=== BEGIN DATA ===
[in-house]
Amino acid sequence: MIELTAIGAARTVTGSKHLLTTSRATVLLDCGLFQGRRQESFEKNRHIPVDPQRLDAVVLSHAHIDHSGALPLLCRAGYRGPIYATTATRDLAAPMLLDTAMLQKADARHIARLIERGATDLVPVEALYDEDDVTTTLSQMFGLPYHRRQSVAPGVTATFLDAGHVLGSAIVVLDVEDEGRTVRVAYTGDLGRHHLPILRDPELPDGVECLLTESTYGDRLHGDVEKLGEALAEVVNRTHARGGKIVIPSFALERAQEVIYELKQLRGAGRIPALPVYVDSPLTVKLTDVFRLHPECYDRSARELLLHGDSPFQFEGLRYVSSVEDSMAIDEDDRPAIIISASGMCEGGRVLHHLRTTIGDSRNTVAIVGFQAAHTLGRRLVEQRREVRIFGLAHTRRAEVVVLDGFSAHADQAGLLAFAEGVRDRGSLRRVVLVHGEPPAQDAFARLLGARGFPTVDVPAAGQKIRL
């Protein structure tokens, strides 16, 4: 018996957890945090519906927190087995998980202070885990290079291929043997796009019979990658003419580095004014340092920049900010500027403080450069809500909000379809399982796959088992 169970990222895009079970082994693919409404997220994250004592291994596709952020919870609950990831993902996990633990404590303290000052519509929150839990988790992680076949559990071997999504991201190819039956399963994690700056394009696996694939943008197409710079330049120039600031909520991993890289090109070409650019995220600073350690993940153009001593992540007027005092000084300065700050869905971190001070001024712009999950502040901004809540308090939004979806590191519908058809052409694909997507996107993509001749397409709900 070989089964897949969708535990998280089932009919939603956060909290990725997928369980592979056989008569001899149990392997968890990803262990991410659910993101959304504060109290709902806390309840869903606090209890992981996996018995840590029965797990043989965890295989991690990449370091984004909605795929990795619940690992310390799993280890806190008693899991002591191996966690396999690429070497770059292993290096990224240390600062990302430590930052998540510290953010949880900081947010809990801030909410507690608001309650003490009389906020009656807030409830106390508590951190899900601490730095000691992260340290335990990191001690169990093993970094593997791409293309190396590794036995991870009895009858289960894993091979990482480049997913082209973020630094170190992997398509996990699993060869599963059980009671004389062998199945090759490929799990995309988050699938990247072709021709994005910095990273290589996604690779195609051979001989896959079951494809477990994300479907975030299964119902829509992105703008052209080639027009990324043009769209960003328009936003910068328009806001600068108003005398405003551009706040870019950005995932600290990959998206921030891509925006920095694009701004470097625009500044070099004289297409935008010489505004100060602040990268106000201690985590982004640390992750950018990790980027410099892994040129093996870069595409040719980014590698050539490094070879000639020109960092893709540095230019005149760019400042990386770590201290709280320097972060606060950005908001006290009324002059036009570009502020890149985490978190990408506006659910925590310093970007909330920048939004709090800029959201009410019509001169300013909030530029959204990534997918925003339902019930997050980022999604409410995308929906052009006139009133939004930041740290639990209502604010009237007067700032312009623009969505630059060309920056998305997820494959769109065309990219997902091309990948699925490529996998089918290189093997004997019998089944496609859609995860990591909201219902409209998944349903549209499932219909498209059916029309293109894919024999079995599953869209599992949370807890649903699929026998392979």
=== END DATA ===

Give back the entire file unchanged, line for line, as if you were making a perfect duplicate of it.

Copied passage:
[in-house]
Amino acid sequence: MIELTAIGAARTVTGSKHLLTTSRATVLLDCGLFQGRRQESFEKNRHIPVDPQRLDAVVLSHAHIDHSGALPLLCRAGYRGPIYATTATRDLAAPMLLDTAMLQKADARHIARLIERGATDLVPVEALYDEDDVTTTLSQMFGLPYHRRQSVAPGVTATFLDAGHVLGSAIVVLDVEDEGRTVRVAYTGDLGRHHLPILRDPELPDGVECLLTESTYGDRLHGDVEKLGEALAEVVNRTHARGGKIVIPSFALERAQEVIYELKQLRGAGRIPALPVYVDSPLTVKLTDVFRLHPECYDRSARELLLHGDSPFQFEGLRYVSSVEDSMAIDEDDRPAIIISASGMCEGGRVLHHLRTTIGDSRNTVAIVGFQAAHTLGRRLVEQRREVRIFGLAHTRRAEVVVLDGFSAHADQAGLLAFAEGVRDRGSLRRVVLVHGEPPAQDAFARLLGARGFPTVDVPAAGQKIRL
């Protein structure tokens, strides 16, 4: 018996957890945090519906927190087995998980202070885990290079291929043997796009019979990658003419580095004014340092920049900010500027403080450069809500909000379809399982796959088992 169970990222895009079970082994693919409404997220994250004592291994596709952020919870609950990831993902996990633990404590303290000052519509929150839990988790992680076949559990071997999504991201190819039956399963994690700056394009696996694939943008197409710079330049120039600031909520991993890289090109070409650019995220600073350690993940153009001593992540007027005092000084300065700050869905971190001070001024712009999950502040901004809540308090939004979806590191519908058809052409694909997507996107993509001749397409709900 070989089964897949969708535990998280089932009919939603956060909290990725997928369980592979056989008569001899149990392997968890990803262990991410659910993101959304504060109290709902806390309840869903606090209890992981996996018995840590029965797990043989965890295989991690990449370091984004909605795929990795619940690992310390799993280890806190008693899991002591191996966690396999690429070497770059292993290096990224240390600062990302430590930052998540510290953010949880900081947010809990801030909410507690608001309650003490009389906020009656807030409830106390508590951190899900601490730095000691992260340290335990990191001690169990093993970094593997791409293309190396590794036995991870009895009858289960894993091979990482480049997913082209973020630094170190992997398509996990699993060869599963059980009671004389062998199945090759490929799990995309988050699938990247072709021709994005910095990273290589996604690779195609051979001989896959079951494809477990994300479907975030299964119902829509992105703008052209080639027009990324043009769209960003328009936003910068328009806001600068108003005398405003551009706040870019950005995932600290990959998206921030891509925006920095694009701004470097625009500044070099004289297409935008010489505004100060602040990268106000201690985590982004640390992750950018990790980027410099892994040129093996870069595409040719980014590698050539490094070879000639020109960092893709540095230019005149760019400042990386770590201290709280320097972060606060950005908001006290009324002059036009570009502020890149985490978190990408506006659910925590310093970007909330920048939004709090800029959201009410019509001169300013909030530029959204990534997918925003339902019930997050980022999604409410995308929906052009006139009133939004930041740290639990209502604010009237007067700032312009623009969505630059060309920056998305997820494959769109065309990219997902091309990948699925490529996998089918290189093997004997019998089944496609859609995860990591909201219902409209998944349903549209499932219909498209059916029309293109894919024999079995599953869209599992949370807890649903699929026998392979």